So when you read the psalms, just read the psalms. Just read the specific words before you. Of course our “monkey mind” will jump all over the place and refuse to be confined to such small cage! But do not worry about that. Ignore it. The mind will not “die” if it cannot think of 1000 different things at the same time.
Read the psalm very slowly. At first read it as if there was a comma between each word: “The, Lord, is, my, shepherd.” Then do it as if there was a stop: “The. Lord. Is. My. Shepherd.” But do not put any special emphasis in any of the words. Just each word at a time. With plenty of silence around them.
Of course, at this rate it will take you about 10 minutes to recite the 23rd psalm. Clearly you cannot go through the psalter with a lot of speed! You may end up spending a week or more on the longer psalms, like 119. But so what? What’s the hurry? You can read through and study and cross reference the psalms during your Bible study time. But when you are using them to pray just say the psalms.
A couple of last pointers.
1) Speaking. Most of us tend to have an affected “reader’s voice” when we approach the Bible. People who have really lovely voices make all these contortions when reading the Bible. Why? Somewhere they’ve learnt that a “Bible voice” is important to convey the seriousness of this situation. You know what I mean. The reading becomes so dramatic! While this may have some value, when you are reading the psalms for yourself try to avoid the drama. Just search for and speak with yor normal voice. Or better with the kind of voice you would use when having a quiet conversation. No special intonation. Just one word at a time in your normal voice and cadence.
2) Chanting. I love chanting the psalms. I love chanting the psalms by myself. I have a terrible singing voice, but even I can chant. Part of what makes chanting good is that it forces you to drop the drama out of reading. You have to accentuate different places in the psalms and this forces you out of your emotional readings. Another thing that chanting will give you is pace. The regular, non-hurried and non-slack pace of chanting forces you to keep moving. This prevents some of the monkey mind tricks because if you follow the word associations you will lose your place in the chant.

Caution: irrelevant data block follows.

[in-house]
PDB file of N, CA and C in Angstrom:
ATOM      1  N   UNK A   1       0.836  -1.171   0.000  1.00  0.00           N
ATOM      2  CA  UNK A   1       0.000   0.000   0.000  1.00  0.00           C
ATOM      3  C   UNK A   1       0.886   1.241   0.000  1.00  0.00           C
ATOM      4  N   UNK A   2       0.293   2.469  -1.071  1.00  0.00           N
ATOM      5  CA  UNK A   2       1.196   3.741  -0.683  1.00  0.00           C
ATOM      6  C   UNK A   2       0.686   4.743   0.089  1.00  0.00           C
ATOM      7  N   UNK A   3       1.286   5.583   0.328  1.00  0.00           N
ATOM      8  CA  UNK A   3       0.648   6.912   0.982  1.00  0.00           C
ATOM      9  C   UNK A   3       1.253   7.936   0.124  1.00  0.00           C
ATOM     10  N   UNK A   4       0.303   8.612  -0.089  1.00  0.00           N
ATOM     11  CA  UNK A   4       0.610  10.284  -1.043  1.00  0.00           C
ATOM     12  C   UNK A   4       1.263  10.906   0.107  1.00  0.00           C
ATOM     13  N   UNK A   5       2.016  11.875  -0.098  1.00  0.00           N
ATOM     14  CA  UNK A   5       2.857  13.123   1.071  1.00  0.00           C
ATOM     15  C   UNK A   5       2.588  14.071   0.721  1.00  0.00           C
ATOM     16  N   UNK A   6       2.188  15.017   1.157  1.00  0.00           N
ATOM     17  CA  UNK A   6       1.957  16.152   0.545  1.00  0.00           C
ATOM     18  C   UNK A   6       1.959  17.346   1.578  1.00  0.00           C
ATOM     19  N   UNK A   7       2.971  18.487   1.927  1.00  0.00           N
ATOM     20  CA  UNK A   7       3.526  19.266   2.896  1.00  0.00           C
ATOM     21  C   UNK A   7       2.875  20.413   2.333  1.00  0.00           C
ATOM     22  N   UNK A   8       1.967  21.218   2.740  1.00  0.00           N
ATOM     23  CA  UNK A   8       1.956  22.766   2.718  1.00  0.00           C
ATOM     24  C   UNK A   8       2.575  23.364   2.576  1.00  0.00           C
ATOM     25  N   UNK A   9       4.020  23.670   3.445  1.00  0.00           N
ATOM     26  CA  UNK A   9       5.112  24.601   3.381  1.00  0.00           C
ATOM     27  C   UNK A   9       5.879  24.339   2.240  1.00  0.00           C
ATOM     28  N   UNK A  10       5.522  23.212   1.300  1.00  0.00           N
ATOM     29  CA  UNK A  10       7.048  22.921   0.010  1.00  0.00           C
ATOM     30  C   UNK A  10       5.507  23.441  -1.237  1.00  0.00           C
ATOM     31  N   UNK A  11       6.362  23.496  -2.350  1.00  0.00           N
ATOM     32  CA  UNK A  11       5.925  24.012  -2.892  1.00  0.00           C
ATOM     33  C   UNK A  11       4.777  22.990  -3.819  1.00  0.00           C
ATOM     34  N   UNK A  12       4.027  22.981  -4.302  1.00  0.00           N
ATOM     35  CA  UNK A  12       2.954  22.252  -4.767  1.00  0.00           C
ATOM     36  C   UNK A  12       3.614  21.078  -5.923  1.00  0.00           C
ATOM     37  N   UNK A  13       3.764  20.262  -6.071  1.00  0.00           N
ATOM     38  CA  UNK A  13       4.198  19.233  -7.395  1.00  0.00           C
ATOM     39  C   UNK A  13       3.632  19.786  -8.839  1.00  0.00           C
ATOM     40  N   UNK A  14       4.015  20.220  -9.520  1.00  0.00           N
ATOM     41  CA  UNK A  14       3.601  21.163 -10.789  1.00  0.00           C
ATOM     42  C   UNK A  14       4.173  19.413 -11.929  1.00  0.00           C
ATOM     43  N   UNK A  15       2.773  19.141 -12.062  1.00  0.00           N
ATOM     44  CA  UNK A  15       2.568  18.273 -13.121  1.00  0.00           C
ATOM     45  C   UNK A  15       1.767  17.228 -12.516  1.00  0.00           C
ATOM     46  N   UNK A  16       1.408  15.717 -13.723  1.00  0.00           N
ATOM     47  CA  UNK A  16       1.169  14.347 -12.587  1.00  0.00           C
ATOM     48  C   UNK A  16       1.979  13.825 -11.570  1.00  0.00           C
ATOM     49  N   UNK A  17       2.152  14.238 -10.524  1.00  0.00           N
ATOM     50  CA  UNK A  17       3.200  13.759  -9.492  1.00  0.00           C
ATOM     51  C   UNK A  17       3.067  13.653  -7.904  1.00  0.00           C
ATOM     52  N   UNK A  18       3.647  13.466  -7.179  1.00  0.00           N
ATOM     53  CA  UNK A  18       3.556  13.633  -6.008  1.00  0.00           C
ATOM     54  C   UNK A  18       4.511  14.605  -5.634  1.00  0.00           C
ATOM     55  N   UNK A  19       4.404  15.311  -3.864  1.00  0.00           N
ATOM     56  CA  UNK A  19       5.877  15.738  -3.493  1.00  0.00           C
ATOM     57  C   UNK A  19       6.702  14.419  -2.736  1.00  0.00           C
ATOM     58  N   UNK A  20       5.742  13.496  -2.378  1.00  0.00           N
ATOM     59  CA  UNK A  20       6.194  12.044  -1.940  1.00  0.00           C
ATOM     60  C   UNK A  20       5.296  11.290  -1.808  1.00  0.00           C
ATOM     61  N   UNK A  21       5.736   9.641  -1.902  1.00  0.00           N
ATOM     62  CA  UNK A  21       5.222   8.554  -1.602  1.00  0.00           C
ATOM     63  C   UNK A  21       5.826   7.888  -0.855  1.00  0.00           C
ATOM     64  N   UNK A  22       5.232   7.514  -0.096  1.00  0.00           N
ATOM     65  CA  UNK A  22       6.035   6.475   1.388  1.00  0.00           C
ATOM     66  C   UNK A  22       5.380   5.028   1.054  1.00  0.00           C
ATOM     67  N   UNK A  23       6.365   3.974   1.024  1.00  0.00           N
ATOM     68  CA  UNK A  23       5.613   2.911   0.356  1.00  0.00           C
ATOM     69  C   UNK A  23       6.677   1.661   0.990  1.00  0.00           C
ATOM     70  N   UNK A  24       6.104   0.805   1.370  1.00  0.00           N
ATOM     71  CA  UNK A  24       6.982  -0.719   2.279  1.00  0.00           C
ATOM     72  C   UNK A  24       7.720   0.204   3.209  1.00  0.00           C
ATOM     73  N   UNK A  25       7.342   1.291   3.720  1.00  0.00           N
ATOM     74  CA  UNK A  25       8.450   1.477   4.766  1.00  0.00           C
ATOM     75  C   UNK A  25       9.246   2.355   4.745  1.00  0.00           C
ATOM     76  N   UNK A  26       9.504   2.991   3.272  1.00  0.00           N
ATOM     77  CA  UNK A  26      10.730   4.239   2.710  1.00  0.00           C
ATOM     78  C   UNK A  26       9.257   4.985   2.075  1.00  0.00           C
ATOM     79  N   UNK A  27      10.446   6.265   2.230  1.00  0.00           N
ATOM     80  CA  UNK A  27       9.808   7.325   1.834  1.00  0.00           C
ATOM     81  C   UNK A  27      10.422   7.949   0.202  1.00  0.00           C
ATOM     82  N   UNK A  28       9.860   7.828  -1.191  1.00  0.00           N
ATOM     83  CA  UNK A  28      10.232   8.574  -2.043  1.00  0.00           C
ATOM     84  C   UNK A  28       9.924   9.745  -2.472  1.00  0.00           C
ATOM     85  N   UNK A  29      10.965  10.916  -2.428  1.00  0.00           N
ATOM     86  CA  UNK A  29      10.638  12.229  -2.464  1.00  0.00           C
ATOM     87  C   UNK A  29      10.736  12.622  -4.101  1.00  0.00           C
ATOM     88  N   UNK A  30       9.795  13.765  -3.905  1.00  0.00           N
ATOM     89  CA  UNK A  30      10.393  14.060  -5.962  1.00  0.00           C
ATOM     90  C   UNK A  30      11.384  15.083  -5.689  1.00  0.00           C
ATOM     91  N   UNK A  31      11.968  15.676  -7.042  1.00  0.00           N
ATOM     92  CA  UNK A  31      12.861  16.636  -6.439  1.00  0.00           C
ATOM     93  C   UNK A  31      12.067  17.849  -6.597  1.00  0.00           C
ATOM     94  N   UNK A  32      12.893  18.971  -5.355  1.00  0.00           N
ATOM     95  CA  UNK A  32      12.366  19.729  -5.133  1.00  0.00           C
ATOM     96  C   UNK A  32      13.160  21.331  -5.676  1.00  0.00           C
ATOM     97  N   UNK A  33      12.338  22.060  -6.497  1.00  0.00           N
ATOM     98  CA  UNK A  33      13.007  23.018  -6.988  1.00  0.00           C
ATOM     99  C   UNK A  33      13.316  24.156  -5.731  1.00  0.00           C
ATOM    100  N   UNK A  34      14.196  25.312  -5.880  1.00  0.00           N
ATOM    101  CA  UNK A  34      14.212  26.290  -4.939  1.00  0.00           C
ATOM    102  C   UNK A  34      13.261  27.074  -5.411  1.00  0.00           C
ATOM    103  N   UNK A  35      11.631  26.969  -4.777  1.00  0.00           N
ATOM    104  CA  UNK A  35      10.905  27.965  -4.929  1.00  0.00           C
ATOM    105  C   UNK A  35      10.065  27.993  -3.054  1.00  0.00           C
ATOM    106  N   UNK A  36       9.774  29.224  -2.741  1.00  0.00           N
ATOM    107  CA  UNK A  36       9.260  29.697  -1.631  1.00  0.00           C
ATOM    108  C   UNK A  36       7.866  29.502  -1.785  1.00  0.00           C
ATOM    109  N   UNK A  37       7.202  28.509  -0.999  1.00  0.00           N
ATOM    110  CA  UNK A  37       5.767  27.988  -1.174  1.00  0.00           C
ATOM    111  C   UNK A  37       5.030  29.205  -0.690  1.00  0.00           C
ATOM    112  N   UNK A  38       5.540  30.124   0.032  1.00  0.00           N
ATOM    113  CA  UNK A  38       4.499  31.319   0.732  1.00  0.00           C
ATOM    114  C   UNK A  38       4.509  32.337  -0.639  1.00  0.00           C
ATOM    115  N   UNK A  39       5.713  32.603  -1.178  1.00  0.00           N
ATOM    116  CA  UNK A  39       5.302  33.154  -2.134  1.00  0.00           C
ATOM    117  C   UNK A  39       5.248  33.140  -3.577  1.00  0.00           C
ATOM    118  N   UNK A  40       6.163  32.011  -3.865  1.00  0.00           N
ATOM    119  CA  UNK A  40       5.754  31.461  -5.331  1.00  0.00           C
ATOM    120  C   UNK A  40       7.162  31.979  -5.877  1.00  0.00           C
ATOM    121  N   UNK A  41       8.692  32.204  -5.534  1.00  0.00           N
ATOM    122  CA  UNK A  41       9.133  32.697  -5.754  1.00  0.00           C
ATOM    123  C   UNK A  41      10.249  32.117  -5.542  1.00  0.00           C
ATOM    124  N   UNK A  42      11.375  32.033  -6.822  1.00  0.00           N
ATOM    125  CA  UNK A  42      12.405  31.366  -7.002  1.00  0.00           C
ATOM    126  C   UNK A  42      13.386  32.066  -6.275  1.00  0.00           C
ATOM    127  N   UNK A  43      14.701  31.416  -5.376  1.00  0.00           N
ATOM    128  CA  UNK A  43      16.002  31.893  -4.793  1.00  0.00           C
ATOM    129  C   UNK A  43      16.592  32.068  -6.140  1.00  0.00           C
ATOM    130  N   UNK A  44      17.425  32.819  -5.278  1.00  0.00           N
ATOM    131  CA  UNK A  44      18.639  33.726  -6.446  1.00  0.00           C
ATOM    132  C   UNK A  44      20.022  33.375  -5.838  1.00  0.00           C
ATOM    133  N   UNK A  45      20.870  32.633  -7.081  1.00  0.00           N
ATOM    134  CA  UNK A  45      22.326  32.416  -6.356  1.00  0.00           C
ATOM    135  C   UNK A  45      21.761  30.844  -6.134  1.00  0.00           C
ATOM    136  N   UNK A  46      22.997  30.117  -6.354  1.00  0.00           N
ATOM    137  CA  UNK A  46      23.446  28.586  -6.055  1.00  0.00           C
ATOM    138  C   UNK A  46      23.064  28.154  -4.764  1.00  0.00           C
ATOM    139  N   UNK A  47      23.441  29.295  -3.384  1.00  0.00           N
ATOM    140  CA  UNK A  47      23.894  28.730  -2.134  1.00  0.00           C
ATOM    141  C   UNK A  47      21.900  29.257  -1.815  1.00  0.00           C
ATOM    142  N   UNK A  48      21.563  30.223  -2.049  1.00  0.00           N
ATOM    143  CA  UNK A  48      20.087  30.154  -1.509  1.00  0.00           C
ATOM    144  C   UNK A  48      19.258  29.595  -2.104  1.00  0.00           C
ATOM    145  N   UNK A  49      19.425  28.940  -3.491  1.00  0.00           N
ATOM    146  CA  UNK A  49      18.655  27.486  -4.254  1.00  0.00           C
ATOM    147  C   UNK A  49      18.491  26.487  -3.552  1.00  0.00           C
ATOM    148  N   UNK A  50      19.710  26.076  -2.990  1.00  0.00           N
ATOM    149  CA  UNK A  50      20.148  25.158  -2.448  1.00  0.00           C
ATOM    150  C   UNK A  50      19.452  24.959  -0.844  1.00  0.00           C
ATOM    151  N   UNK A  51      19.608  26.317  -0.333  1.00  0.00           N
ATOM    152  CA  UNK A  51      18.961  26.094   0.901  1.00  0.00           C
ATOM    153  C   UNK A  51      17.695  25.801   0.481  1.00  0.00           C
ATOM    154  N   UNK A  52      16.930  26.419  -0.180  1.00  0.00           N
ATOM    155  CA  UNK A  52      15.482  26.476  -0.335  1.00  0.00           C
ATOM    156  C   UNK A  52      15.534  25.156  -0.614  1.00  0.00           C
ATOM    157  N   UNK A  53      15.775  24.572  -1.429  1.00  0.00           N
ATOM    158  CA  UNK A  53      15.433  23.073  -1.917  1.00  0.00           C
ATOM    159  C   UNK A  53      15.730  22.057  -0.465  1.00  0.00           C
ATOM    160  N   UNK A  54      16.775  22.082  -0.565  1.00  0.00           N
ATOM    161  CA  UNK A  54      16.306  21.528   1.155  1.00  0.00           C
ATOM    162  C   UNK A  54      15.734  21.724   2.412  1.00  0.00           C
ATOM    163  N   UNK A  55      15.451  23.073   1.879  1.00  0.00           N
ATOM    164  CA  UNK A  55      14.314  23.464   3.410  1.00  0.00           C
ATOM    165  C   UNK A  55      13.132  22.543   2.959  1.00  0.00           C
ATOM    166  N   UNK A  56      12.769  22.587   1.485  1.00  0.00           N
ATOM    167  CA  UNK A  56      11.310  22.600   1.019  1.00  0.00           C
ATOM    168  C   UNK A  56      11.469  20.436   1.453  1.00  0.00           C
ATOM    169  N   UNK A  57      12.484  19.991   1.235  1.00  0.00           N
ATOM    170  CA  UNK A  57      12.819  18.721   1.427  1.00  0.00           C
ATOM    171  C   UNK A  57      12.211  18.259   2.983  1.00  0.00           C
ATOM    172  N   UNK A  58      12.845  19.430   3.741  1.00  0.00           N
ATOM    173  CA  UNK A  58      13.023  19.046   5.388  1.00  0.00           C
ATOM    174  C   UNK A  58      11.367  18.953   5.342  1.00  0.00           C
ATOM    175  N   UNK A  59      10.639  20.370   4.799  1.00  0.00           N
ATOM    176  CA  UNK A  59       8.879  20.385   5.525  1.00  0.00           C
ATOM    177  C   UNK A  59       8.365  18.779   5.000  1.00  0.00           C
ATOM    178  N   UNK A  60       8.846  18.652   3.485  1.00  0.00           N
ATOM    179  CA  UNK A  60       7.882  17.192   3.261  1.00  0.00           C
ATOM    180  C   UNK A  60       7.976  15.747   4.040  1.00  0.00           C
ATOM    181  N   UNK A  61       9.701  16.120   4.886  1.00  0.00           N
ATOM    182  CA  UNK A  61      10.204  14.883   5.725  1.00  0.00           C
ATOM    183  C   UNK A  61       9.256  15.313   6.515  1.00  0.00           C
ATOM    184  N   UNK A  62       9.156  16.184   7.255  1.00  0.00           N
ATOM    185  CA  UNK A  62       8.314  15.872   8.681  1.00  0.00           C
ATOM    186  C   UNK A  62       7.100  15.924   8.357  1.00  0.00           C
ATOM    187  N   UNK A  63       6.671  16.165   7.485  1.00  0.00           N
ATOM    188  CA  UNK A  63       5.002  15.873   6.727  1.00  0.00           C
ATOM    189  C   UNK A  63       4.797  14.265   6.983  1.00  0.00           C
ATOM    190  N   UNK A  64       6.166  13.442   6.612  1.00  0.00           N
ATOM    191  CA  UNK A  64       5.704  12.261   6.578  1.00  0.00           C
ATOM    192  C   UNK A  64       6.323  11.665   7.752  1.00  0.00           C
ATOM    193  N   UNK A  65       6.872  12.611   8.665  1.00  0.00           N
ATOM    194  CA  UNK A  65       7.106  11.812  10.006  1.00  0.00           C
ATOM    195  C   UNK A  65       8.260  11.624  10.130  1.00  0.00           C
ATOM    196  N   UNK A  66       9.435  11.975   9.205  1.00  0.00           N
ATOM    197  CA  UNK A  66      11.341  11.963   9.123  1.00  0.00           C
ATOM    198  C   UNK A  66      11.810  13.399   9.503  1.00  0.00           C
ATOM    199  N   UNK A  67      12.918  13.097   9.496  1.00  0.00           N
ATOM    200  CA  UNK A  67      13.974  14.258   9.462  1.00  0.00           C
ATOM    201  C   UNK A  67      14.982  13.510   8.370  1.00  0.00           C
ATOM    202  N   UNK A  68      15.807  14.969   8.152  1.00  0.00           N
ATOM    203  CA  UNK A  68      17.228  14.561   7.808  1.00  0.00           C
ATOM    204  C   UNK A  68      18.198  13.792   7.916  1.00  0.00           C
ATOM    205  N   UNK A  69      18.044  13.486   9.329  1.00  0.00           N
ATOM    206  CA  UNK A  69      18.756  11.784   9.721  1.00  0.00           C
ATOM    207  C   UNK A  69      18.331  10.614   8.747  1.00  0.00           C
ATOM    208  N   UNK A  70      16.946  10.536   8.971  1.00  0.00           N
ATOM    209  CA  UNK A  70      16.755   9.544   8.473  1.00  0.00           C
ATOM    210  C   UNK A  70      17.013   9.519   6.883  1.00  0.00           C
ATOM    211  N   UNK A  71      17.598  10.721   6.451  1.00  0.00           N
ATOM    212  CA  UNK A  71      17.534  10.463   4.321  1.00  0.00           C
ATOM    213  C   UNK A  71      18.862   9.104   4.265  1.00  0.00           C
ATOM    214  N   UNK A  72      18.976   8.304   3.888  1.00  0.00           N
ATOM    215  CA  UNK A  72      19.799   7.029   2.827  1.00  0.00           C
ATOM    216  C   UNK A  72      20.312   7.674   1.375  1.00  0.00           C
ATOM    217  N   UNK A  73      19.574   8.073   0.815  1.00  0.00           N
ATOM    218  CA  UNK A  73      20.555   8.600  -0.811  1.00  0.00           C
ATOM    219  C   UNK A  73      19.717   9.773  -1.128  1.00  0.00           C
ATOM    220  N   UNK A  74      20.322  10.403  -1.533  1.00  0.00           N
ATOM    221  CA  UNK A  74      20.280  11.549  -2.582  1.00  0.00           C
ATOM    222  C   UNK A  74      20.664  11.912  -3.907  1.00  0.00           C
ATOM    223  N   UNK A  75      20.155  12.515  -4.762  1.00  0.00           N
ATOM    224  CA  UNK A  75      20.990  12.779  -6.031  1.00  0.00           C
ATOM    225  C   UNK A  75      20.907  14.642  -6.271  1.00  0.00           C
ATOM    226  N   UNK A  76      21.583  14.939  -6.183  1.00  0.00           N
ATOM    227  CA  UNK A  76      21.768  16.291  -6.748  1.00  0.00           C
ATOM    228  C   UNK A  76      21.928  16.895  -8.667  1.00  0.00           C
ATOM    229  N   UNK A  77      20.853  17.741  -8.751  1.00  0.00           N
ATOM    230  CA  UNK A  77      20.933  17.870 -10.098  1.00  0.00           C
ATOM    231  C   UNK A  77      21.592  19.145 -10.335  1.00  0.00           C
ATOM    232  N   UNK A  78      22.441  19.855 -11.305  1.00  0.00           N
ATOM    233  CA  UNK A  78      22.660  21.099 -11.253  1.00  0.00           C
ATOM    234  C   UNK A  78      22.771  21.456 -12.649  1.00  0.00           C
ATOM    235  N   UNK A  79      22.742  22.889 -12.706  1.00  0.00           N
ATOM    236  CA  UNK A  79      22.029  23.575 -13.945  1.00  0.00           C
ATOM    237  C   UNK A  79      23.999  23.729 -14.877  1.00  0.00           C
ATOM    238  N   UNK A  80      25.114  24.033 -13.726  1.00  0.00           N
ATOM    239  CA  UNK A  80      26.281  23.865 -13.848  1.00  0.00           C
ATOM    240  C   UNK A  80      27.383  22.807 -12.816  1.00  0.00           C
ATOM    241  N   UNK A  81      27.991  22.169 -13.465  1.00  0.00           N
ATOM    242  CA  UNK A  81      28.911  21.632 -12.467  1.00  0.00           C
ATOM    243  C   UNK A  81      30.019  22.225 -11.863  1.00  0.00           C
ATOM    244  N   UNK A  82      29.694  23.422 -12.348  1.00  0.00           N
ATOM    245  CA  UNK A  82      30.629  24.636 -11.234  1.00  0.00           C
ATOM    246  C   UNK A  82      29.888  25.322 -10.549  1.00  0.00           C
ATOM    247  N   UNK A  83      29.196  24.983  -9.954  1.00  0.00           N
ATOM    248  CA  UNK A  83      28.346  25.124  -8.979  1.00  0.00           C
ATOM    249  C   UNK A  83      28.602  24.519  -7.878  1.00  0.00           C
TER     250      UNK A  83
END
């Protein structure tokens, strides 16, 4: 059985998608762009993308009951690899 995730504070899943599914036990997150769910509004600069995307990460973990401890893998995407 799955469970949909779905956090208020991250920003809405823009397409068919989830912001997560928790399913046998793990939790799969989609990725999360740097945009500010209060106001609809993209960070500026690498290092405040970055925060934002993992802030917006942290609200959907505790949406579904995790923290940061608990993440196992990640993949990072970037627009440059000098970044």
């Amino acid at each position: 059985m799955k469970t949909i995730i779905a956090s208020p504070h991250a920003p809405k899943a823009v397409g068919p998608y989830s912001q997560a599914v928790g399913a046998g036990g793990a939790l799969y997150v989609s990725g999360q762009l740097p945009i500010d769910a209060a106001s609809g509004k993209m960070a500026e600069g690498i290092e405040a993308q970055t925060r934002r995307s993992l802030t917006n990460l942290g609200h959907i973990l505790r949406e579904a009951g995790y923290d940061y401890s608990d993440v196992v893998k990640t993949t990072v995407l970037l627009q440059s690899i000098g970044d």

Penalizing yourself: one way to try to tame the monkey mind is to state (to yourself) quite clearly that if you get distracted in saying a psalm you will go back to the beginning and say it over until you can say it without interruptions. In a monastic setting monks in the choir are required to make some sort of public confession of error when reciting the psalms. Some version of bowing to the choir in apology is the most frequent form. This public humiliation is quite appropriate. But when you are doing it by yourself it is harder to enforce. So I recommend a rule of going back to the beginning.
Now it is possible that some days you will just not be able to bring your “A game” to the recitation. That is ok as well. If you take the psalms as a vital part of your spiritual life, in the course of decades, days where things did not go so well will not matter. The sheer volume of the work will carry you through. So you set yourself a target of say 15 or 20 minutes to recite. You pick one or two psalms. And you stick with it. When the time is up the time is up. You may have barely finished one psalm! But that is ok. Later today or tomorrow you can do it again. Take it up from where you left off. As St. Francis de Sales says, “Even if you did nothing during the whole of your hour but bring your mind back and place it again in our Lord’s presence, though it went away every time you brought it back, your hour would be very well employed.”
Here we come to the culmination of monastic spiritual wisdom. The words of the psalms themselves are the way to God. As you read the psalm once or twice. try to memorize it – the smaller ones are easier. Be very careful with the words. Do not paraphrase, because that’s another mind-trick. Just the plain words. Just the psalm. Do not try to “improve” upon the psalms or change them in any way. I know many monastic communities, and indeed our weekly lectionary, which skips over the more deprecatory stanzas of the psalter – perhaps in fear of offending the hearers. This is a great tragedy. I wish people would be more offended on Sundays! Spiritual offense (as opposed to being bullied from the pulpit) is very healthy for our souls, as it tends to deflate the ego. But the psalms, just as they stand, with their smashing babies and prayers for the suffering of enemies, embody about 3,000 years of spiritual wisdom. You cannot access this treasure trove of wisdom if you do not have the right password. Meditate on the psalms as they are, and you will find that your very life will begin to resonate with the spirit of humility and love that empower the words.
Be changed by walking the way of the psalms.